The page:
Better Medicine Through Machine Learning: Suchi Saria (Transcript)

Full Text of Machine Learning Expert Suchi Saria’s talk titled “Better Medicine through Machine Learning” at TEDxBoston conference.

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TRANSCRIPT:

Suchi Saria – Associate Professor of Machine Learning and Healthcare at Johns Hopkins University

Let me introduce you to Mrs. Manny. She came to the emergency room. She is fifty two years old. She came to the emergency room with a foot sore. Doctors investigated her foot sore and she ended up staying there in the hospital for 22 days.

Here’s what happened.

When she came to the emergency room for a foot sore, they inspected her, they saw no real reason for medical concern but they wanted to monitor in case her foot sore was infected. So, they put her in the general ward.

On day three, she starts developing symptoms of what looks like mild pneumonia. They give her the usual treatment of antibiotics and all’s good but then her condition starts to worsen.

On day six, she develops what’s called ‘tachycardia’ that means in medical speak, her heart rhythm has accelerated dramatically. She then has trouble breathing.

On day seven, she experiences septic shock; that means her body is in crisis. Incidentally, mortality in shock is one in two. Now, it’s only at this point that the doctors get really concerned and they transfer her to the intensive care unit.

ICUs are the units where the most critically ill patients get cared for. Here, they give her every possible treatment to stabilize her but her condition only worsens.

First, her kidneys start to fail. Then her lungs fail and on day 22, she dies.

Mrs. Manny did receive the right set of treatments. The problem is, she received them only too late. What Mrs. Manny experienced was an infection that turned into sepsis.

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Let me tell you a little bit about what sepsis is. Sepsis occurs when infection releases chemicals in your blood to tackle the infection. So, your body releases chemicals to fight the infection. Now, this chemical can trigger a negative inflammatory response. When this inflammation triggers this negative inflammatory response, what it can then do is cause a cascade of changes, leading your organs to fail, leading to death.

Sepsis is the 11th leading cause of death, more than breast cancer and prostate cancer combined. Turns out, sepsis is preventable if treated early, okay?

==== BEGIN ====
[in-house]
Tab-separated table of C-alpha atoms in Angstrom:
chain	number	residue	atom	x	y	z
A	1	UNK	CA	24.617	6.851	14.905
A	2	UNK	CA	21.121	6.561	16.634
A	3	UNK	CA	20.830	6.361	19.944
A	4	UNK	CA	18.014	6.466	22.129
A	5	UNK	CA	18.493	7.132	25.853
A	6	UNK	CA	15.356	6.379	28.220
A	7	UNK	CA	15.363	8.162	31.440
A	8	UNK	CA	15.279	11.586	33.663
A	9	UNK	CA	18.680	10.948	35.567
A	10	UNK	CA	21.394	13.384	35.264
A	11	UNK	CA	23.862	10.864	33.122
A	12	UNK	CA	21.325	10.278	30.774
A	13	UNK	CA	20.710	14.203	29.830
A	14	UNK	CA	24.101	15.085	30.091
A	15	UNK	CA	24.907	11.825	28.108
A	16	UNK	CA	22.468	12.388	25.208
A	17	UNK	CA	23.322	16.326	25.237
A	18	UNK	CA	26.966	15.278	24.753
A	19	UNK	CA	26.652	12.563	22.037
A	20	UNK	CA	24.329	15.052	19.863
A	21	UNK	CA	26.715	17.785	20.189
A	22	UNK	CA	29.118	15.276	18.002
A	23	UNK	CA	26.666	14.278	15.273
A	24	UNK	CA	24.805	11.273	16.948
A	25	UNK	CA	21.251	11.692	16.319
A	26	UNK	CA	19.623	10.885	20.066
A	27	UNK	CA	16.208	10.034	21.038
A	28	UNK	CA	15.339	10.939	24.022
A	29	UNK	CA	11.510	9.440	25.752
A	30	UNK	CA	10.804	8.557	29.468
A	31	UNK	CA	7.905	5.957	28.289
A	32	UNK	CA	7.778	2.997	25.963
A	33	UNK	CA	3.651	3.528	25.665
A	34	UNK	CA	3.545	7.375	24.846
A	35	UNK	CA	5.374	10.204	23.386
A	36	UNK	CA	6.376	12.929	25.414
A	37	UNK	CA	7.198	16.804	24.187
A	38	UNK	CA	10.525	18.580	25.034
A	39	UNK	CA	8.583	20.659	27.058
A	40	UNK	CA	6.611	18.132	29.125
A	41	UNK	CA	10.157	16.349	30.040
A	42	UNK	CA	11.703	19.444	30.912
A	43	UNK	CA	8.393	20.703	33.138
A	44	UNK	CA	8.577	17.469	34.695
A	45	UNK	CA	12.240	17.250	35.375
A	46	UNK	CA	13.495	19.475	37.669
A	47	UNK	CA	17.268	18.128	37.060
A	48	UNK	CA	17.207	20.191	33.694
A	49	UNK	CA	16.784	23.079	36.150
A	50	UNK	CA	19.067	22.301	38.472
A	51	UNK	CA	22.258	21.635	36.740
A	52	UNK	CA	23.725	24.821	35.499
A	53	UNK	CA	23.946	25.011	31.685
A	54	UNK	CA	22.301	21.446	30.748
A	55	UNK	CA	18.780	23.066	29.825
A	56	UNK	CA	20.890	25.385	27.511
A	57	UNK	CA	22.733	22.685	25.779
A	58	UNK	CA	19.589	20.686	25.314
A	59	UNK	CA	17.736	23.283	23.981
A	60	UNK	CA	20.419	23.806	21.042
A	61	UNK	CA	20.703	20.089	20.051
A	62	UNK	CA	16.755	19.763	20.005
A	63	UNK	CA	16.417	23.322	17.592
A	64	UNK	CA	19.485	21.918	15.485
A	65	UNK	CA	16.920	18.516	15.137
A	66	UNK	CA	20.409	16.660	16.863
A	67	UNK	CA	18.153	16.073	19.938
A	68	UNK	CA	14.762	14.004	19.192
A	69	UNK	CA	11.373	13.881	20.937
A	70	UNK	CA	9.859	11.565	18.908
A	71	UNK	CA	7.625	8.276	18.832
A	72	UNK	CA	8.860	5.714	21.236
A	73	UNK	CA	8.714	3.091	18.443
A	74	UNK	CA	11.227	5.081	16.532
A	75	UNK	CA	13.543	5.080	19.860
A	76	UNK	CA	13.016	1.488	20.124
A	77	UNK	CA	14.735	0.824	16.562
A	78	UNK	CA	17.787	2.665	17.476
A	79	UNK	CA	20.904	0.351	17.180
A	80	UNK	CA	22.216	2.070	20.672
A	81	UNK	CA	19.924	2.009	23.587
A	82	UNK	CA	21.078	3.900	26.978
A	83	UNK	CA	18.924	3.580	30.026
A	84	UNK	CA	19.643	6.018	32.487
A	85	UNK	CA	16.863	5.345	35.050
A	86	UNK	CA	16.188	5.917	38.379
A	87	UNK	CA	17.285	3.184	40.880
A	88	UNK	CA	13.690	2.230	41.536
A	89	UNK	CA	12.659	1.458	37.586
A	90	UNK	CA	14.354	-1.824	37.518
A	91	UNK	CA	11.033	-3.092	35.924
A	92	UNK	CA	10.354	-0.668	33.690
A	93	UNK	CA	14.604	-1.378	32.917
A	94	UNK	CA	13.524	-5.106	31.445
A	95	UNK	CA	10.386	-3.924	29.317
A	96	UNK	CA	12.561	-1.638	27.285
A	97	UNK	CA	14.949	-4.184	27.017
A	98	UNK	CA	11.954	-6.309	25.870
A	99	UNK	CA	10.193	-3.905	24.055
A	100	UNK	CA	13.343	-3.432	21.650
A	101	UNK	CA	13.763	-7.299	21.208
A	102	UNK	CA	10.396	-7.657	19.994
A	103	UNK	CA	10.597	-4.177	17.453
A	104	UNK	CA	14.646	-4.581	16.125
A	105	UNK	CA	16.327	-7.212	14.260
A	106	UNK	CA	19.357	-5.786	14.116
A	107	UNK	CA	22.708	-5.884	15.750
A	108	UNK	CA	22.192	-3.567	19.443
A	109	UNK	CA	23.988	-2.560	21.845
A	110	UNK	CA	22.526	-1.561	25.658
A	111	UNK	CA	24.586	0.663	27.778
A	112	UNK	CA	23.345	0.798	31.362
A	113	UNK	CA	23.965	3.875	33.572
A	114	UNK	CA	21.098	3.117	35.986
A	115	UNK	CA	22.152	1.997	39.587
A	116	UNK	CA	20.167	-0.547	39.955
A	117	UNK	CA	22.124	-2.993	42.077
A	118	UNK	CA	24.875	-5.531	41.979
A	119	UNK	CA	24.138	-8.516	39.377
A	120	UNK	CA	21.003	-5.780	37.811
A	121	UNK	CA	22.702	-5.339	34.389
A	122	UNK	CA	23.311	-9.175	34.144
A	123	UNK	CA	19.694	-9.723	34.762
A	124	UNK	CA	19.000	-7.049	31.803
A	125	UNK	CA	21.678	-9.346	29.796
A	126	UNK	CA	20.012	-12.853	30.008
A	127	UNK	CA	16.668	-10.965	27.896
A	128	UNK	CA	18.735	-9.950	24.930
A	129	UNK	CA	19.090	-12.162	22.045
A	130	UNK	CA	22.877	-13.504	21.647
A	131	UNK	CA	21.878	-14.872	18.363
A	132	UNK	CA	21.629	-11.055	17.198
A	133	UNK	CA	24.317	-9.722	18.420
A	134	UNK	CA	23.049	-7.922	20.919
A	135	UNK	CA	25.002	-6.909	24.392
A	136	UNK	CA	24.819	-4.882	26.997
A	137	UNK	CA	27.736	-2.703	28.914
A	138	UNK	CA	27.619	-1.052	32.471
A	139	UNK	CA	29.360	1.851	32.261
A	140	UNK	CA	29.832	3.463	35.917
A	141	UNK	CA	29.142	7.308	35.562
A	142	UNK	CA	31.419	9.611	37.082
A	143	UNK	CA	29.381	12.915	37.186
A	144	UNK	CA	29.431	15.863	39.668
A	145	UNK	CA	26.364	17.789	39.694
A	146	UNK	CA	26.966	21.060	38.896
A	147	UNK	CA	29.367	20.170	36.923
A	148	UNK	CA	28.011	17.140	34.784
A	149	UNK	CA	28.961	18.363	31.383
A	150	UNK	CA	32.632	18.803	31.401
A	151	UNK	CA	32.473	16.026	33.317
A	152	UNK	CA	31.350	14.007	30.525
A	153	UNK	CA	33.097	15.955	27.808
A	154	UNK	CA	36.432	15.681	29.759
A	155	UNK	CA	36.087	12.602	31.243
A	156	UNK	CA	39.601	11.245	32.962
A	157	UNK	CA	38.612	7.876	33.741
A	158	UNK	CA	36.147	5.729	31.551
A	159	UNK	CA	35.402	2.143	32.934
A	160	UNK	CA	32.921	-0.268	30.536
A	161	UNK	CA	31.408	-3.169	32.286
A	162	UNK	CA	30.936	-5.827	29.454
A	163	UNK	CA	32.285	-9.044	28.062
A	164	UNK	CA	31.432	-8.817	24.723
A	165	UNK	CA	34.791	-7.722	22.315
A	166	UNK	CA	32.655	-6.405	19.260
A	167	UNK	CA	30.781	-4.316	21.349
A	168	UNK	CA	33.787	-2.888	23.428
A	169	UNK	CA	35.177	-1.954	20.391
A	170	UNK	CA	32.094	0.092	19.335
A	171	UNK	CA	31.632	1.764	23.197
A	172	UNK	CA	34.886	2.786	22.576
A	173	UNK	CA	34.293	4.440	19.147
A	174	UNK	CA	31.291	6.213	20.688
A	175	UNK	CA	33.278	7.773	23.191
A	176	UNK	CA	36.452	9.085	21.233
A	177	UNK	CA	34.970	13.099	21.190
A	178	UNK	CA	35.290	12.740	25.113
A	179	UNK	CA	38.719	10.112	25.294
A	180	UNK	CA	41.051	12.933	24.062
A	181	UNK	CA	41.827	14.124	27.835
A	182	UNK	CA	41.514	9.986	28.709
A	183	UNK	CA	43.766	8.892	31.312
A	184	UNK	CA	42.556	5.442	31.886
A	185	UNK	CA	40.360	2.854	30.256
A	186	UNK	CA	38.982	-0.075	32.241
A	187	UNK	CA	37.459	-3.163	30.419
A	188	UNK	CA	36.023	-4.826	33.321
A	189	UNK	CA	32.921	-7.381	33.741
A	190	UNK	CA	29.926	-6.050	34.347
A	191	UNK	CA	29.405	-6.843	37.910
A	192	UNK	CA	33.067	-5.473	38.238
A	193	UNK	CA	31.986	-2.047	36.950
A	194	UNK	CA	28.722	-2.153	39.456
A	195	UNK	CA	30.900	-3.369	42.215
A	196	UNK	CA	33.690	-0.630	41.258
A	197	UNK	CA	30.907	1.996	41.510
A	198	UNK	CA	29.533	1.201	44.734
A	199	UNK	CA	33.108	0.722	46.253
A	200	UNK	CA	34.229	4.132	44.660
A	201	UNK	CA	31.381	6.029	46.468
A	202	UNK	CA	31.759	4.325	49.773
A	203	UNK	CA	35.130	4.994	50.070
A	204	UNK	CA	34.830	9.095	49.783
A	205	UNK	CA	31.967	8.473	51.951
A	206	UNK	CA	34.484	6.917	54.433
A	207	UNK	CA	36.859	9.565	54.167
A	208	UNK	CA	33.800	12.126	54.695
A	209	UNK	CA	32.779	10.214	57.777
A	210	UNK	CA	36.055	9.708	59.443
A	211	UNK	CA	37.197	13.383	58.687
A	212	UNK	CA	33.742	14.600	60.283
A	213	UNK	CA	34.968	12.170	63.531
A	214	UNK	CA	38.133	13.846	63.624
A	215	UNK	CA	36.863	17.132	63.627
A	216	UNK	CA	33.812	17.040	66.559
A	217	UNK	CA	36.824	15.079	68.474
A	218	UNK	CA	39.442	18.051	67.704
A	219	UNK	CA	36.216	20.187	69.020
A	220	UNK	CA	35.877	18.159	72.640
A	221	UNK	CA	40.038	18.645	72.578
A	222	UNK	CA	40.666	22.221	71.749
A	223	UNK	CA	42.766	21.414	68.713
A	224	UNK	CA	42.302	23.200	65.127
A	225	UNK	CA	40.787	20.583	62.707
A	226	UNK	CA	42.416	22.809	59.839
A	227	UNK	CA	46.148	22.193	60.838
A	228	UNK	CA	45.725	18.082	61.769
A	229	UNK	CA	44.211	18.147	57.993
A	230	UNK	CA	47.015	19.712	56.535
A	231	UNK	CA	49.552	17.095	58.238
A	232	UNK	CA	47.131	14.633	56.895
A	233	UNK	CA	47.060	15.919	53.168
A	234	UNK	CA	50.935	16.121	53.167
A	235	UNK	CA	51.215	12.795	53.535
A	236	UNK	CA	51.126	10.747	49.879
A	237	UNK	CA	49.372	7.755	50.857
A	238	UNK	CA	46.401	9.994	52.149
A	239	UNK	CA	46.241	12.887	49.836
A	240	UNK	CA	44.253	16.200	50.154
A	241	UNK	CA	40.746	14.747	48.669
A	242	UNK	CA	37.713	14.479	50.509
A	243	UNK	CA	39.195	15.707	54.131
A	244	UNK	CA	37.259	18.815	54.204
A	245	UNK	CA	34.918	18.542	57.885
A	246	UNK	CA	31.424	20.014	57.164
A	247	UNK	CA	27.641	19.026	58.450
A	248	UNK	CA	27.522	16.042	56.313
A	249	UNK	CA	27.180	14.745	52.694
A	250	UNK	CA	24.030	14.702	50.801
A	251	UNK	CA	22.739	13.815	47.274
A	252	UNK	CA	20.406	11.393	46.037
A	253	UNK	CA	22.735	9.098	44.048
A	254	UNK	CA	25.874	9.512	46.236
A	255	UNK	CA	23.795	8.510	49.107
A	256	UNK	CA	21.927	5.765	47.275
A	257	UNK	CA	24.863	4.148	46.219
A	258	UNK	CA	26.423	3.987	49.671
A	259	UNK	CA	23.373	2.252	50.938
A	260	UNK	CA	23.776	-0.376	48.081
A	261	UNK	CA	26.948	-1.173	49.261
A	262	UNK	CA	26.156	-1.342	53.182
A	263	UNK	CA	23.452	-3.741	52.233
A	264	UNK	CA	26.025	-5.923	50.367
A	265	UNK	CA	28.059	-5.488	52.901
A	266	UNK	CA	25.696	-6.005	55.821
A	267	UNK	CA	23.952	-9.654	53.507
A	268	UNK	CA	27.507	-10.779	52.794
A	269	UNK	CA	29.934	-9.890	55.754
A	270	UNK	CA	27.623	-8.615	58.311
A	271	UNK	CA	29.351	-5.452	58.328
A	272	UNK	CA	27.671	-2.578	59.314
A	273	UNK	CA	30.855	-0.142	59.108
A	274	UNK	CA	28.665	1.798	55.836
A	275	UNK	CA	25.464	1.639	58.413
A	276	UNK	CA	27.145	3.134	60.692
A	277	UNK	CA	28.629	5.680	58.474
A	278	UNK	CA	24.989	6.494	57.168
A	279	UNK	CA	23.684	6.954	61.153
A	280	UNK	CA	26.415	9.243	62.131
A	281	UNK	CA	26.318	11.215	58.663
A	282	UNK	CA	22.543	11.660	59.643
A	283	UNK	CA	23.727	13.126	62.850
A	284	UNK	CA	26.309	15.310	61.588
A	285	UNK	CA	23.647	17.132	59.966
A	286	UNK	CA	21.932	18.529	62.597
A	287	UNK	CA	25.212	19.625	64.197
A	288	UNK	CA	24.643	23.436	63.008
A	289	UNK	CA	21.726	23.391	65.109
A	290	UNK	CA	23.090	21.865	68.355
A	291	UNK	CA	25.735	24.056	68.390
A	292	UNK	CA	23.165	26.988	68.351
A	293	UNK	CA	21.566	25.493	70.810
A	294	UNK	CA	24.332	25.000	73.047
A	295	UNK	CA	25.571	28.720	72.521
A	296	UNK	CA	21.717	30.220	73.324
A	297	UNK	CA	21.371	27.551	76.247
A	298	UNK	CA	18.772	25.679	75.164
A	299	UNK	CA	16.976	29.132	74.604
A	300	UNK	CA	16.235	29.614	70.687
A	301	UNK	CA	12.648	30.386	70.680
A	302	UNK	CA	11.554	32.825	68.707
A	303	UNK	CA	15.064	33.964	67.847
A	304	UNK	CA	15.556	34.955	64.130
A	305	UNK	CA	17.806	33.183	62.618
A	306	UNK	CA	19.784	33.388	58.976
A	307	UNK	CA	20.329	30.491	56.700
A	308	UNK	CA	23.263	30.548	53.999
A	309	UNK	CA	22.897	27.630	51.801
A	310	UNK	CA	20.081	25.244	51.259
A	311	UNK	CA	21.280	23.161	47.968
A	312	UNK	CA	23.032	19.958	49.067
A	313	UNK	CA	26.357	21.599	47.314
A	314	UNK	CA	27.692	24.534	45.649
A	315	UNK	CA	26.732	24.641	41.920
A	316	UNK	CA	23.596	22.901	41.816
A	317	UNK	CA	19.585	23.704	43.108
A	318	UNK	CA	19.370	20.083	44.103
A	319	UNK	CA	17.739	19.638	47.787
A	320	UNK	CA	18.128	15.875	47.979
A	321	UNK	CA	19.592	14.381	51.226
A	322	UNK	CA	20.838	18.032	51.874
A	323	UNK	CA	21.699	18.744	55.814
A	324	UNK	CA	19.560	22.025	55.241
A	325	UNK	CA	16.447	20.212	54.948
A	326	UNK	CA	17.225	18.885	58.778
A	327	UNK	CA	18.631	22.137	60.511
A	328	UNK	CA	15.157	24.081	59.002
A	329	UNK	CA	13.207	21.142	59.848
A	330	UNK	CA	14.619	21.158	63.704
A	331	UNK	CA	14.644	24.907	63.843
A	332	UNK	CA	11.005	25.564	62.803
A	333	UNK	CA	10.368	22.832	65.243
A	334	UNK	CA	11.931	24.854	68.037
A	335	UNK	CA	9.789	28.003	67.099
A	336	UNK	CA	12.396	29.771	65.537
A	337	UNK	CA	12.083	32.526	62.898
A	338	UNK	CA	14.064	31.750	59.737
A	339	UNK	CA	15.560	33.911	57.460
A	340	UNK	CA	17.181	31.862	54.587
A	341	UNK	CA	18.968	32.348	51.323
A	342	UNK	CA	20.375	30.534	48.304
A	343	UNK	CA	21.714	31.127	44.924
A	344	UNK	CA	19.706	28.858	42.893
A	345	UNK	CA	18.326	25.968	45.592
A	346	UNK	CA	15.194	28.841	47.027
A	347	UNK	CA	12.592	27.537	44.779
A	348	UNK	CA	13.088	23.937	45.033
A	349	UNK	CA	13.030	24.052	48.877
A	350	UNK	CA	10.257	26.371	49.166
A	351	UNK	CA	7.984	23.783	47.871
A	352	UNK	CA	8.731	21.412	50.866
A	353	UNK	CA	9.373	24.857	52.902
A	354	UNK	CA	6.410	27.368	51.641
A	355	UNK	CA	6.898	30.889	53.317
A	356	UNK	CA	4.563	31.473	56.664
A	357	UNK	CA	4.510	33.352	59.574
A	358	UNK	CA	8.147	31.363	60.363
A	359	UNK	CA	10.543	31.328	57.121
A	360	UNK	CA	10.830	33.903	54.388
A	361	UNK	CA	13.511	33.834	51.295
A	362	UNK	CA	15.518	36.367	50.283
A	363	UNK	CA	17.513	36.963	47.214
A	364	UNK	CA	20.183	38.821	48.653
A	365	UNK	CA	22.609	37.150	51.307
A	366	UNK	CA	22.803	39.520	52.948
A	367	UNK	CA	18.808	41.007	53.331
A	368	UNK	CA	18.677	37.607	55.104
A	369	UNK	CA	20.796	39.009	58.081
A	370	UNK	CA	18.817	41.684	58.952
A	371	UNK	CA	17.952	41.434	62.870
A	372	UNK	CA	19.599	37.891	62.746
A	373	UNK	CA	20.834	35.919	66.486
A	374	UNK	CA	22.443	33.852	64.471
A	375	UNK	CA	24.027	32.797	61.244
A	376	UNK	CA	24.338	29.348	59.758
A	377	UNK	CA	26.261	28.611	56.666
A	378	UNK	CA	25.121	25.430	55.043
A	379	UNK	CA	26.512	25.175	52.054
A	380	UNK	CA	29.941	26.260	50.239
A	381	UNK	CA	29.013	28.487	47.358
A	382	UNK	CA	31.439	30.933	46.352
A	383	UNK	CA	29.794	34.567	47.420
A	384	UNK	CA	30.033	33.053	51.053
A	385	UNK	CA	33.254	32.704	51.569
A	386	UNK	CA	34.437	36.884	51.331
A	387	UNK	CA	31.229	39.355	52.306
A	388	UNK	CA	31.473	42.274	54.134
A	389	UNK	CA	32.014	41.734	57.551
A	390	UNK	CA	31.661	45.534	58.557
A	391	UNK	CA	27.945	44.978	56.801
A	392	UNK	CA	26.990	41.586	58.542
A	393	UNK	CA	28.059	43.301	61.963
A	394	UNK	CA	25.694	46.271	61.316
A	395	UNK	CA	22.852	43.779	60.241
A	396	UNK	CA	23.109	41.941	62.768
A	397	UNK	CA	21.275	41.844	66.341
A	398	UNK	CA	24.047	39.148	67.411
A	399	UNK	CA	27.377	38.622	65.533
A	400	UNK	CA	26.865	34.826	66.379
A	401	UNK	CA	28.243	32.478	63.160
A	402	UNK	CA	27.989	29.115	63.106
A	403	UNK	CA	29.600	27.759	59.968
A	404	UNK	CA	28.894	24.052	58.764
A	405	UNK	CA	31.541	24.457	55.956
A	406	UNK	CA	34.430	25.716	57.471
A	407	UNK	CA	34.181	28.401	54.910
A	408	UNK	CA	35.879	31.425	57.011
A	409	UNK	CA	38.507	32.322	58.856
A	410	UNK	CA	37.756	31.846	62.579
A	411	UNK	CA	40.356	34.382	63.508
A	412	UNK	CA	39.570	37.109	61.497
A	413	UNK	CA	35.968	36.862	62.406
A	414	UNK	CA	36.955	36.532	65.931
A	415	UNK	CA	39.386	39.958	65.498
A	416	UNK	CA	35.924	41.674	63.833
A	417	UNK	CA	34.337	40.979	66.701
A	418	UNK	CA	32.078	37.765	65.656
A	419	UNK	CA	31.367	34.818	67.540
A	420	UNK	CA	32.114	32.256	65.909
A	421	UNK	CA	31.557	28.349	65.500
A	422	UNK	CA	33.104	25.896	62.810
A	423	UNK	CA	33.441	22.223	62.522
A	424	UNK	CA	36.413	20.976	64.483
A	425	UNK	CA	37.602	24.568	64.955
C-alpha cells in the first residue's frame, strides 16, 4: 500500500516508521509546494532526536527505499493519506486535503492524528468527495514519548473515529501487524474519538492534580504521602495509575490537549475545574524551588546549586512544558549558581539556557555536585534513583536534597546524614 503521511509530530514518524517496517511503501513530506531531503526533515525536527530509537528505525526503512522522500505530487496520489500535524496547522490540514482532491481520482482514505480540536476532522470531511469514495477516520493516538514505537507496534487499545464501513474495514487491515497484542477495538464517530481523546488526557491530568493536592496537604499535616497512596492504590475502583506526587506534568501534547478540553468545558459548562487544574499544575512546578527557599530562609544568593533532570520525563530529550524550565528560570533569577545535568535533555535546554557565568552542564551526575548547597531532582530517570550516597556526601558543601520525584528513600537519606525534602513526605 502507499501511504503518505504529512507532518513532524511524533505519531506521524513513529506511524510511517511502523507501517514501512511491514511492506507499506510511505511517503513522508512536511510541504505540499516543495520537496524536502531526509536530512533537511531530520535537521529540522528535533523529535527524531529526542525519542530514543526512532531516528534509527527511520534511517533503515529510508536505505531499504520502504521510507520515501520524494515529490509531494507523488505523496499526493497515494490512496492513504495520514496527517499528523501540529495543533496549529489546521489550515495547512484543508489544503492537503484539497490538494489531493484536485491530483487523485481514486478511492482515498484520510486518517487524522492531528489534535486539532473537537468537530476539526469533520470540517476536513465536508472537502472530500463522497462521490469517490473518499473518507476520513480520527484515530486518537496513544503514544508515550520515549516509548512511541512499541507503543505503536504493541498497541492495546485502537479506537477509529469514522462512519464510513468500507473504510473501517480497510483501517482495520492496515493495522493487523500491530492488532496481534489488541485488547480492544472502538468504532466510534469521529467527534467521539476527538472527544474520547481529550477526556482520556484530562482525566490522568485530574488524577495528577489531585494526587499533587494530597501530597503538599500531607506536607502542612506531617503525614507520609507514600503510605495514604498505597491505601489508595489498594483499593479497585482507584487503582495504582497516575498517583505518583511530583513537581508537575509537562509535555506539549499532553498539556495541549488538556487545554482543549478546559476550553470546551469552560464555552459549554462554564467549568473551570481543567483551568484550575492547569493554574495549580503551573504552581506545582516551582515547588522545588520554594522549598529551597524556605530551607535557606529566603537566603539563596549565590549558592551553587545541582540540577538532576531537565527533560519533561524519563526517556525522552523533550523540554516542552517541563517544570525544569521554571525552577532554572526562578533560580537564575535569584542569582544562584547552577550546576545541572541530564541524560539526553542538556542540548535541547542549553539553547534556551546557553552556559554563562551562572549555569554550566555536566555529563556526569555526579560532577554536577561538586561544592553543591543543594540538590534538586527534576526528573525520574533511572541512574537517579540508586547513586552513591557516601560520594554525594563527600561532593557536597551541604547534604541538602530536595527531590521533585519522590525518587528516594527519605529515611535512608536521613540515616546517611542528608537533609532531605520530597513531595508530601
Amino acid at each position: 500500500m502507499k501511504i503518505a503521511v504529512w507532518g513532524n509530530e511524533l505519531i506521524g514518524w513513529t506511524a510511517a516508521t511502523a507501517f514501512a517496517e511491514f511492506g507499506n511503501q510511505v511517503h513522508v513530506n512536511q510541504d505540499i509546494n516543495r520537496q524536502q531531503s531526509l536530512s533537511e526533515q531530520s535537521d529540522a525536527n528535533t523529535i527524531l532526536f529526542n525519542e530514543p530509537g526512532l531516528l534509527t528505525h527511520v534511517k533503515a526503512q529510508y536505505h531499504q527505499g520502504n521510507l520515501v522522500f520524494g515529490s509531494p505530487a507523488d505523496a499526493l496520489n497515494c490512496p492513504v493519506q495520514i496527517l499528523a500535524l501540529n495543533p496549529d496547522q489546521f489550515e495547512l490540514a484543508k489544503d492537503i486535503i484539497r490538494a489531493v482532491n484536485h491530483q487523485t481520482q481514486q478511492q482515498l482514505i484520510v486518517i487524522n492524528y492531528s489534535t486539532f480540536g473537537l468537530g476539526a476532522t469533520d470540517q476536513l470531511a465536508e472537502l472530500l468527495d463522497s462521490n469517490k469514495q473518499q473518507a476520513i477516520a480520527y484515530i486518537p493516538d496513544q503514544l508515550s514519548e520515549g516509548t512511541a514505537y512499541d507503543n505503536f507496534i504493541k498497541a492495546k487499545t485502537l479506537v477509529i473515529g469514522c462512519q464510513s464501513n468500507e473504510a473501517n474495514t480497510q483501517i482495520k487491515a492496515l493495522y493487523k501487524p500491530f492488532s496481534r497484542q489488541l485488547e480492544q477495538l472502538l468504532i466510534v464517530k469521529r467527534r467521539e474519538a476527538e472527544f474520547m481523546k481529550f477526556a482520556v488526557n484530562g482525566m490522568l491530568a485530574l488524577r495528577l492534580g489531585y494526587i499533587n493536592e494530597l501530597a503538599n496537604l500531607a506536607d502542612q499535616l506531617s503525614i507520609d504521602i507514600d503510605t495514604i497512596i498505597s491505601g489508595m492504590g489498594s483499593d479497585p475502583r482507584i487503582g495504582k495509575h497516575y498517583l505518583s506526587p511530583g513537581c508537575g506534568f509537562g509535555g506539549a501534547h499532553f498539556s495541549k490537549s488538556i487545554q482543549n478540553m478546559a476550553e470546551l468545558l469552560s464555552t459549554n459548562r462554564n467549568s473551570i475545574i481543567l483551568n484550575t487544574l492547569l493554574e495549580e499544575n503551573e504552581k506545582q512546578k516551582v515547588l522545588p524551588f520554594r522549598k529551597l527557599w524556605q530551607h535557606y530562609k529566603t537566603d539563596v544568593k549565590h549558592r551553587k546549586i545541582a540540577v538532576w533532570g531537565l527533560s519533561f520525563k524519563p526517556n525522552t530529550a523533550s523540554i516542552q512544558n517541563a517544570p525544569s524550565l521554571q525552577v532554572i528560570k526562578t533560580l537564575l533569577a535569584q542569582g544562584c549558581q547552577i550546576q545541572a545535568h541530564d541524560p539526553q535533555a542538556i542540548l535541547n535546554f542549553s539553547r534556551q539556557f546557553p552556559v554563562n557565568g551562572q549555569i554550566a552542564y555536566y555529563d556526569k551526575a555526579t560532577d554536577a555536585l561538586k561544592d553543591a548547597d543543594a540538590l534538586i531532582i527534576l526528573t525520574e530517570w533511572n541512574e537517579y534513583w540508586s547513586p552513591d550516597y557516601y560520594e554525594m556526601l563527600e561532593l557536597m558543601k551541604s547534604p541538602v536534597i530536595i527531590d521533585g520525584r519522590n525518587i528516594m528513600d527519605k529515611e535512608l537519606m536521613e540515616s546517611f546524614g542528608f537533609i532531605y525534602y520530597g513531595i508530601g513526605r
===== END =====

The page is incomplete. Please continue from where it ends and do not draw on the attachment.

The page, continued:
So, then what’s the catch? Doctors find it very hard to recognize sepsis. In fact, a Harvard study shows with 93 leading academic experts that when they were given several cases of patients with and without sepsis, they couldn’t agree.

Two years ago, my nephew, he was admitted to the best Hospital in India and he died of sepsis. My family was devastated.

I’m a machine learning expert and what I do is study ways in which we can use large messy datasets to enable intelligent decision-making. So, natural question for me was, could machine learning have helped? Could machine learning have helped Mrs. Manny and my nephew?

So, this led to a massive effort with my colleagues at Hopkins to design what we call ‘the targeted real-time early warning system’ or TREWS based on machine learning. I’ll give you a sneak peek into what TREWS is and how we’re using it to tackle sepsis.

Let me take a step back and tell you a little bit about what machine learning is and what’s AI.

Artificial intelligence is a field of study where we teach computers how to learn. Okay? Just like you teach your kids. Machine learning is one way of doing this, by designing code or programs that teach computers stuff over time by interacting with the environment or watching. Okay?

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So, I’m going to show you a video of some robots learning how to walk. I find it funny how it shudders. So, you’re probably now thinking this is hopeless.

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